So I’m not saying school should be completely consequence-free — but the stakes need to be lower than they are in the environment for which one is training.

And oddly, they aren’t. They’re higher. Yes, it’s true that how you do in college, say, matters more than how you do in high school. But that’s only half the story, because where you do how you do in college depends on how you did in high school. If you get a 3.9 at Yale, then yes, that makes up for your 2.1 in High School. But good luck getting in to Yale. And that’s because high school (and, let us be frank, to a great extent college) is a certification system, which brings me to my third point.

High schools have three jobs, really. First, they need to keep the kids off the streets, corralled, and out from underfoot. I personally find this role of the high school to be both demeaning to the teenagers, counterproductive to actual learning, and immoral.

Second, High Schools need to instruct their students in a certain body of knowledge. Now, this body of knowledge is schizoid in the extreme, and it’s created substantially by committee, so it’s not what anyone would call a “coherent” body of knowledge. But there needs to be some teaching going on, some imparting of skills, some training for the rest of one’s life. This is the function I consider absolutely primary.

Finally, High Schools give diplomas: they certify a certain level of competence. Just how much competence they certify and how worthwhile their certifications are will vary from school to school and is the subject of many an essay, op-ed, and book. But that’s the third job, and it’s the certification that is driving all the consequences that I was talking about above. I want to argue that the certification mission is substantially interfering with the education mission, precisely because it is causing the practice itself to be less practice and more real-performance. That “F” on your English essay should be a signal to try again, to rewrite it with a new technique, a new approach. Instead, it’s 20% of your grade, which is 4% of your final GPA. In other words, that ONE essay that you just wrote is .8% of your final GPA in high school.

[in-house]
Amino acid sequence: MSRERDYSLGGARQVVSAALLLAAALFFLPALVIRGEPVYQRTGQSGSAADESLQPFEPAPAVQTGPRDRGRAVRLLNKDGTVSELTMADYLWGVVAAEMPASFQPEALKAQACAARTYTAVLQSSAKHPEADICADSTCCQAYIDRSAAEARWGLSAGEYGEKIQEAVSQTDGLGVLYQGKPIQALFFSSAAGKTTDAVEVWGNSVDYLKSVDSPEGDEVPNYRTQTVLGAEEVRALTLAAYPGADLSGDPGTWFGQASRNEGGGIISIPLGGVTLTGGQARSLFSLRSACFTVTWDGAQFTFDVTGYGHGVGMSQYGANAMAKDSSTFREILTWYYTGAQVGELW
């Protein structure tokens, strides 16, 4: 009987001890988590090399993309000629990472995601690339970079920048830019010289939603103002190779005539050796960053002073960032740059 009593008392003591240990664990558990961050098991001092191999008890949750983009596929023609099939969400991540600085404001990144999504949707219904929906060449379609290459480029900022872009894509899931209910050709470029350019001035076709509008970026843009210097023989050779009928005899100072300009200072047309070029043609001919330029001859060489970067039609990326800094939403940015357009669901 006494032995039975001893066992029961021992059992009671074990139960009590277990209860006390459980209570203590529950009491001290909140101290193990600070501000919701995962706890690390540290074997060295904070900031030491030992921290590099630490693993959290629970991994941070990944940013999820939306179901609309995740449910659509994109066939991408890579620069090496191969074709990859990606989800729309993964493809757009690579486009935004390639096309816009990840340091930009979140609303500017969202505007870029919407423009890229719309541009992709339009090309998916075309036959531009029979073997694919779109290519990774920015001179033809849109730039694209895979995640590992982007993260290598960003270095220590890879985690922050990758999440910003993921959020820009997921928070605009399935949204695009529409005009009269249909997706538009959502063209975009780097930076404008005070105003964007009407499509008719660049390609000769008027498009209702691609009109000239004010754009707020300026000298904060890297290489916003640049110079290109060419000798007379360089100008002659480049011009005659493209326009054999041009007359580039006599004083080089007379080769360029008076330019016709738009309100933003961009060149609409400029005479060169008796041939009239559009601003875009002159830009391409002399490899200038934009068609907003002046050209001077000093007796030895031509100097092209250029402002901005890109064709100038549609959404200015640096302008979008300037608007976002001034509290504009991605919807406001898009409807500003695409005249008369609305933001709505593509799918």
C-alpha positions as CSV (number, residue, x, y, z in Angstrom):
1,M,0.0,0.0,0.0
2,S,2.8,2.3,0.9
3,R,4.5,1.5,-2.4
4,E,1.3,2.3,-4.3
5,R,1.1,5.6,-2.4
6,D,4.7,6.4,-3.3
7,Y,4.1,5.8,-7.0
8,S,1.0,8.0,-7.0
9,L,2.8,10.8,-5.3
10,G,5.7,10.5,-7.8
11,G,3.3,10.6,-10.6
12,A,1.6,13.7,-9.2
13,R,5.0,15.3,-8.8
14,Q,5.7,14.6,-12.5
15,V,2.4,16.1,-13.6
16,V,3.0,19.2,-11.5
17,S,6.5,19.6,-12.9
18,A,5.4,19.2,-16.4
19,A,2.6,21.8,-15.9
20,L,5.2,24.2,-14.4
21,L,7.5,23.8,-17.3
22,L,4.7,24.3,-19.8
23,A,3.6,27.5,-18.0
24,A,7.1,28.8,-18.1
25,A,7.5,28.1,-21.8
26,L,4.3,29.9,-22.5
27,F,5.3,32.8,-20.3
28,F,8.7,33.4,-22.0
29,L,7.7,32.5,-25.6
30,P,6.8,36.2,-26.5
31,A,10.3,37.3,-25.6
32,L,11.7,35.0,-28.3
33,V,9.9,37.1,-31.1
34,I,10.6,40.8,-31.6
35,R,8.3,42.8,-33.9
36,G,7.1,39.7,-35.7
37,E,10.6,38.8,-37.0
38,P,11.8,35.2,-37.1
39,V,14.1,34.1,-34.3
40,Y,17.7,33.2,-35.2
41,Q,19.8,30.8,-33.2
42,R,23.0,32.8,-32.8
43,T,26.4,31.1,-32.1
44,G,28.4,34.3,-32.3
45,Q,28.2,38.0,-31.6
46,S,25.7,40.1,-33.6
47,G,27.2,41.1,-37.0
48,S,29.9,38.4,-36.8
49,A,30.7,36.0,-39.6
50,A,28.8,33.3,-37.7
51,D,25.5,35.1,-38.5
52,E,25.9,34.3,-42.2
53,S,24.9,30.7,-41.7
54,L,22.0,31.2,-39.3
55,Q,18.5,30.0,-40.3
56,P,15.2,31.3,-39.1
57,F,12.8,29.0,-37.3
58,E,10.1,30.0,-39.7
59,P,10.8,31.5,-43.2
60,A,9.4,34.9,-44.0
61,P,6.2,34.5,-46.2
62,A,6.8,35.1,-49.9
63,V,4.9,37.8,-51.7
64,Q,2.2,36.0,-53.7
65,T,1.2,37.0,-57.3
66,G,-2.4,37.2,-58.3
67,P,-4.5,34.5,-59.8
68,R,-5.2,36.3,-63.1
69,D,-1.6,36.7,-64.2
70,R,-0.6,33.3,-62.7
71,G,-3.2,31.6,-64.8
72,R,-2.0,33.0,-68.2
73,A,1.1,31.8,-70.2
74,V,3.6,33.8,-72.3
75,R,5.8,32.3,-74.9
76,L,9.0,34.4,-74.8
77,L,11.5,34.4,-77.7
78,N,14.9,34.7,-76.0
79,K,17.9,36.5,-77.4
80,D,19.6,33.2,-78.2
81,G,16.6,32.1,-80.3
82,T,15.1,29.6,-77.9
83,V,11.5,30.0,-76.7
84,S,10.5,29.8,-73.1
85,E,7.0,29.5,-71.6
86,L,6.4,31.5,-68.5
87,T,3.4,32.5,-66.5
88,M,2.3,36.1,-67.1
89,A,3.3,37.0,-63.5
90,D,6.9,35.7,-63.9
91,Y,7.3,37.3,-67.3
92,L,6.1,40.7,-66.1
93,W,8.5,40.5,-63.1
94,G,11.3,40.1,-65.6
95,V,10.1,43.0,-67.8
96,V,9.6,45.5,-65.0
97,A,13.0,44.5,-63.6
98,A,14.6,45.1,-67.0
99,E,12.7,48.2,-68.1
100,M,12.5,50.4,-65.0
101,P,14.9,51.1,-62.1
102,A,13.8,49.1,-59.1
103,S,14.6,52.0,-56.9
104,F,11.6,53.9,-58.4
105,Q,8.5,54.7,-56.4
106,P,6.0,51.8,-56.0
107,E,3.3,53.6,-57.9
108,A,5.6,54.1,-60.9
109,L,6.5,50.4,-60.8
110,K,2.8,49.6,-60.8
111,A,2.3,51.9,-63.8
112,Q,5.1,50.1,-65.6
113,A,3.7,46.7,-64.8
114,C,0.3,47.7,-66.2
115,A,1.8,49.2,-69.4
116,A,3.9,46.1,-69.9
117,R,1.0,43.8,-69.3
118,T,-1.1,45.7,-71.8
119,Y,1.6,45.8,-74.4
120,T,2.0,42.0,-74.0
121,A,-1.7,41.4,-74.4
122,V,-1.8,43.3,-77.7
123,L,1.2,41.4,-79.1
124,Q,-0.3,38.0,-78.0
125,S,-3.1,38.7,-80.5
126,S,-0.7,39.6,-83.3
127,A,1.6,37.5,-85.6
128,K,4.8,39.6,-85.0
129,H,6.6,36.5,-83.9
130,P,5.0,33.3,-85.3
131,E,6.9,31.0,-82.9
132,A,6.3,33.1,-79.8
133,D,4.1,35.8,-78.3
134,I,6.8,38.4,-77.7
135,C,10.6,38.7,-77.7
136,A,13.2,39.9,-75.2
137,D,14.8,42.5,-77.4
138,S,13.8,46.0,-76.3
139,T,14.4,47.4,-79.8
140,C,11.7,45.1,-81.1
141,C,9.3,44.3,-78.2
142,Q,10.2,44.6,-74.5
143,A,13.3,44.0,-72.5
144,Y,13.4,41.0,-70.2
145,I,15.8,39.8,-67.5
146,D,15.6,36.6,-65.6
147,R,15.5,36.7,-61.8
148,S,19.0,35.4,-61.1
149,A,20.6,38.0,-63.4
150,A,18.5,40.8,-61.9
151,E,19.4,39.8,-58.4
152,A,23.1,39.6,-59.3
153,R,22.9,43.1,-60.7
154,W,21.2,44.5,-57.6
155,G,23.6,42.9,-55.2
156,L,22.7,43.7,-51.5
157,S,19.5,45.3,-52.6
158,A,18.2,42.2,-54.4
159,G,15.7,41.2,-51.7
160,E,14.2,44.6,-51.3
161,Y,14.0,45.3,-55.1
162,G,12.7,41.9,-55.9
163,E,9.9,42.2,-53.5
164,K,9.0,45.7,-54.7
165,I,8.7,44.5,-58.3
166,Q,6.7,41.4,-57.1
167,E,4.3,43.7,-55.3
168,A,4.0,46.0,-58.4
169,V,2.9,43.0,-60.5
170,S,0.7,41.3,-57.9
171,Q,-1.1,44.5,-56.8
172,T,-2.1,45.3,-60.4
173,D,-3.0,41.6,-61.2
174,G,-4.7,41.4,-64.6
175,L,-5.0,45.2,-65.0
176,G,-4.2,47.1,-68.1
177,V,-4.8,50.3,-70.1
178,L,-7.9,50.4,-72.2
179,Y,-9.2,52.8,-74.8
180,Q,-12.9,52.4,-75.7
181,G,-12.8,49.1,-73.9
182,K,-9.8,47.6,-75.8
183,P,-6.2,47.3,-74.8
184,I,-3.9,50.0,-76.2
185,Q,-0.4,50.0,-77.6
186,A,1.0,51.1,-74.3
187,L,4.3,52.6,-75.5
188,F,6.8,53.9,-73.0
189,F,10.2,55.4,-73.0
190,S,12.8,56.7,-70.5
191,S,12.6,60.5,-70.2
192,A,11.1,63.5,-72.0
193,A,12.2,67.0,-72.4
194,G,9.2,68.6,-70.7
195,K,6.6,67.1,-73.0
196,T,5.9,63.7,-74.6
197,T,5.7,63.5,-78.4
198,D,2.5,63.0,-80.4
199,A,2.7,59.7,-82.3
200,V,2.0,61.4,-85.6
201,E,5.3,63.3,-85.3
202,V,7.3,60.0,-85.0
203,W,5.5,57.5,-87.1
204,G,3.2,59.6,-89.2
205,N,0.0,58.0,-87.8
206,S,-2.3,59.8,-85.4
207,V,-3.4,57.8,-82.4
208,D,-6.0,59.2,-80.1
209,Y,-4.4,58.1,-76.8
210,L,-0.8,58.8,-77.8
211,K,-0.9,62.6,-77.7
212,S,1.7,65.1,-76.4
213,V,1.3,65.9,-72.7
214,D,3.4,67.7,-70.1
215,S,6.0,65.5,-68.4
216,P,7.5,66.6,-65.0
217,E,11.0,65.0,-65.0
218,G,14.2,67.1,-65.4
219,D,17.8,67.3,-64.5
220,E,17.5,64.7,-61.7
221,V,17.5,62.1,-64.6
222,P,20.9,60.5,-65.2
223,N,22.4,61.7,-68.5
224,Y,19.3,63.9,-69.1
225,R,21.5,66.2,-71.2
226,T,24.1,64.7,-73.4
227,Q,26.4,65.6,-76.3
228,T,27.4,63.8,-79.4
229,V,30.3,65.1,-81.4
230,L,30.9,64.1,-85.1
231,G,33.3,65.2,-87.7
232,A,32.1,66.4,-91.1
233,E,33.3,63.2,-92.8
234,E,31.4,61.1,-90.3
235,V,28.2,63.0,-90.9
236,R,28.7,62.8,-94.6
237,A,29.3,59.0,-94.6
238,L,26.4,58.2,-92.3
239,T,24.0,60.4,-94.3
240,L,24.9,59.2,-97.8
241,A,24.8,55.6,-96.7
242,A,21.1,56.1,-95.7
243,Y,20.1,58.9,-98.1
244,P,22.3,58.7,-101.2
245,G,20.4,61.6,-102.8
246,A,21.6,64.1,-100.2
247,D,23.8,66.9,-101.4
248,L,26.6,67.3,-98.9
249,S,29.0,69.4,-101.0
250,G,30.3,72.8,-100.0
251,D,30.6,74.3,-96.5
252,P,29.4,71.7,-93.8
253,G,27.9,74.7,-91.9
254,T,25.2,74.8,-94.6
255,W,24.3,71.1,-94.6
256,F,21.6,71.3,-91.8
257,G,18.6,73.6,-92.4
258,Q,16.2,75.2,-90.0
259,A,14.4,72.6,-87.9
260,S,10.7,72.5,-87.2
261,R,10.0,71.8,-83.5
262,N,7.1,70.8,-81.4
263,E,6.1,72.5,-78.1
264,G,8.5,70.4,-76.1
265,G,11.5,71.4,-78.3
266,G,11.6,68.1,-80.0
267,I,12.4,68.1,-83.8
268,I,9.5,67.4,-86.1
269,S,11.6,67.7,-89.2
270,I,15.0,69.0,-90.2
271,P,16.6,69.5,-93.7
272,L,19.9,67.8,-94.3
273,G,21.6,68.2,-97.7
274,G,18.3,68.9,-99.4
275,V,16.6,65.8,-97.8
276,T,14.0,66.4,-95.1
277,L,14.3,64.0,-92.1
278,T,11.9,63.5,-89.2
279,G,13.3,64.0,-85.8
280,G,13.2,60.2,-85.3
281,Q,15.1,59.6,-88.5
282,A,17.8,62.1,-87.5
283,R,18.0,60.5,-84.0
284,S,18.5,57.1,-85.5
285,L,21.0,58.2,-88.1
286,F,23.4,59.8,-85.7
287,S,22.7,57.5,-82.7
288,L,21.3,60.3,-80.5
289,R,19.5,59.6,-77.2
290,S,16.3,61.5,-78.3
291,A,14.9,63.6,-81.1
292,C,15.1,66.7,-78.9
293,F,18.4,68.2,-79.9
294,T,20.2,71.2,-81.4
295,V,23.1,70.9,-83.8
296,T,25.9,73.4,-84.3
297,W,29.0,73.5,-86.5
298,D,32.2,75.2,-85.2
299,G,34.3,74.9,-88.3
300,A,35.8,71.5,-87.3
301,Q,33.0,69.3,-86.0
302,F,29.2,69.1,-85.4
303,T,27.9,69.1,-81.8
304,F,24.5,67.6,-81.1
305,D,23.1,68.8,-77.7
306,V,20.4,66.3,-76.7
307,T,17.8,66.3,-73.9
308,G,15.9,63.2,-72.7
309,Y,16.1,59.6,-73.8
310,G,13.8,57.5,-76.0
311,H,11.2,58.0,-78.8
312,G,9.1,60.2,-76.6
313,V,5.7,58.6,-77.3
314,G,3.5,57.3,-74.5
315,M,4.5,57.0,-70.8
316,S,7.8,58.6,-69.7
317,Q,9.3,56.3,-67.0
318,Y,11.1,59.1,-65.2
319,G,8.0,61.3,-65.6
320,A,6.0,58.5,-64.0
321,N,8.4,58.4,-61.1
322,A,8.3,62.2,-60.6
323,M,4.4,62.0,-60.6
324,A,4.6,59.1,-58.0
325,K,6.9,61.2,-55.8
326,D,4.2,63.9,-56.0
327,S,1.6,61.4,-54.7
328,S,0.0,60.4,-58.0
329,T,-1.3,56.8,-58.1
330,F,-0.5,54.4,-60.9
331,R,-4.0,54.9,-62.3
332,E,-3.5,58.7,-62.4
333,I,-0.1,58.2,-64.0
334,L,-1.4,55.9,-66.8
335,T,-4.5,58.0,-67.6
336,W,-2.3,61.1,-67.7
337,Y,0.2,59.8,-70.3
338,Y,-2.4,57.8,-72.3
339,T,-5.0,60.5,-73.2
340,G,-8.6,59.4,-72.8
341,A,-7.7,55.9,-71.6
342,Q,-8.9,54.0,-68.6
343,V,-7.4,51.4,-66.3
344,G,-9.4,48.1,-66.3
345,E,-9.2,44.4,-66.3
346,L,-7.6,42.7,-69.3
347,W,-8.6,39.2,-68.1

Bruises acquired in a martial arts dojo during practice heal, and the students emerge stronger, wiser, and more skilled. The bruises stay in the dojo, and in the mind of the student. We need to figure out a way to keep students’ failures inside the school, to give them more opportunity to practice — just practice. How many ungraded assignments that get substantial feedback have any of you given in the last few weeks? In my entire high school career, the only ungraded practice I had was in French. Everything else was graded, it went on the record, it became part of my certification.

That’s super-useful if you’re the person depending on the certification, and you just want people with natural talent who pick things up right away. But it’s horrible for the student who might need a little practice.

Of course, you might question (as many of my students do when we discuss these things) whether students would actually do any ungraded practice assignments. That argument — that grades are primarily about motivation — seems to me at once to be a good one and to prove my point. The reasons that grades motivate is because they matter. If they didn’t matter, they wouldn’t motivate. But the fact that grades matter (and that everything is graded) is precisely why I think there’s a problem.

I’ve gone on long enough for a blog post. Too long, probably. But I wanted to try to get my head around some of these ideas and I think it’s helped.

11 December 2011

"Students' Mastery of Learning Outcomes"

I read that phrase today here.

I want to point out something: students master skills, games, texts, the weather (if they're divine), and all sorts of other things.

But people don't "master" "outcomes". It's just not the sort of thing that gets mastered, because outcomes are just the results of mastering other things.

Some might say that I'm being nitpicky. But words mean things. And if you can't speak/write clearly about what it is you're doing, odds are high that you don't really have a clear idea of what you're doing in the first place.